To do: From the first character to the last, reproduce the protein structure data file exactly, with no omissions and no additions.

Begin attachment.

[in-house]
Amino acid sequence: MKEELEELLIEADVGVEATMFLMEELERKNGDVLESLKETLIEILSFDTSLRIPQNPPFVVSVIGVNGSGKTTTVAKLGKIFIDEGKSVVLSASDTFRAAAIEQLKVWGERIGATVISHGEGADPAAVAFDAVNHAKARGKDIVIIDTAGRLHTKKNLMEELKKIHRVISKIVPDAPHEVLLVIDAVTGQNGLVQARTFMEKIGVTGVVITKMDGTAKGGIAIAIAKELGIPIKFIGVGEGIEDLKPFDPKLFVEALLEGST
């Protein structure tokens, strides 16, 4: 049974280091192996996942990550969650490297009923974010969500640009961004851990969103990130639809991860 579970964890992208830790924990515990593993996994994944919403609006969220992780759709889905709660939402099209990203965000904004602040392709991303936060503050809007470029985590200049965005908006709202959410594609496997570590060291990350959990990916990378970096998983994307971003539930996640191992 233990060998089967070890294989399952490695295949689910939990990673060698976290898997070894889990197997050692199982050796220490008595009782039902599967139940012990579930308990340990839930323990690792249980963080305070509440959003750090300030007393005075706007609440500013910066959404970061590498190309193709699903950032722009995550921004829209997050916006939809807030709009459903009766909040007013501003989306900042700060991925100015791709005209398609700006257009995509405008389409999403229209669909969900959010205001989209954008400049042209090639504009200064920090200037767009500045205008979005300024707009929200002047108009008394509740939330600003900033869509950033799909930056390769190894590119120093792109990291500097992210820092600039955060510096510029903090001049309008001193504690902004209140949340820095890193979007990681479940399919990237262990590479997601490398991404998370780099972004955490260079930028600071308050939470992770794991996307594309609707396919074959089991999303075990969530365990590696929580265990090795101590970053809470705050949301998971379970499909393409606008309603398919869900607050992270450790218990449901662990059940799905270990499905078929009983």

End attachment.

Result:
[in-house]
Amino acid sequence: MKEELEELLIEADVGVEATMFLMEELERKNGDVLESLKETLIEILSFDTSLRIPQNPPFVVSVIGVNGSGKTTTVAKLGKIFIDEGKSVVLSASDTFRAAAIEQLKVWGERIGATVISHGEGADPAAVAFDAVNHAKARGKDIVIIDTAGRLHTKKNLMEELKKIHRVISKIVPDAPHEVLLVIDAVTGQNGLVQARTFMEKIGVTGVVITKMDGTAKGGIAIAIAKELGIPIKFIGVGEGIEDLKPFDPKLFVEALLEGST
């Protein structure tokens, strides 16, 4: 049974280091192996996942990550969650490297009923974010969500640009961004851990969103990130639809991860 579970964890992208830790924990515990593993996994994944919403609006969220992780759709889905709660939402099209990203965000904004602040392709991303936060503050809007470029985590200049965005908006709202959410594609496997570590060291990350959990990916990378970096998983994307971003539930996640191992 233990060998089967070890294989399952490695295949689910939990990673060698976290898997070894889990197997050692199982050796220490008595009782039902599967139940012990579930308990340990839930323990690792249980963080305070509440959003750090300030007393005075706007609440500013910066959404970061590498190309193709699903950032722009995550921004829209997050916006939809807030709009459903009766909040007013501003989306900042700060991925100015791709005209398609700006257009995509405008389409999403229209669909969900959010205001989209954008400049042209090639504009200064920090200037767009500045205008979005300024707009929200002047108009008394509740939330600003900033869509950033799909930056390769190894590119120093792109990291500097992210820092600039955060510096510029903090001049309008001193504690902004209140949340820095890193979007990681479940399919990237262990590479997601490398991404998370780099972004955490260079930028600071308050939470992770794991996307594309609707396919074959089991999303075990969530365990590696929580265990090795101590970053809470705050949301998971379970499909393409606008309603398919869900607050992270450790218990449901662990059940799905270990499905078929009983």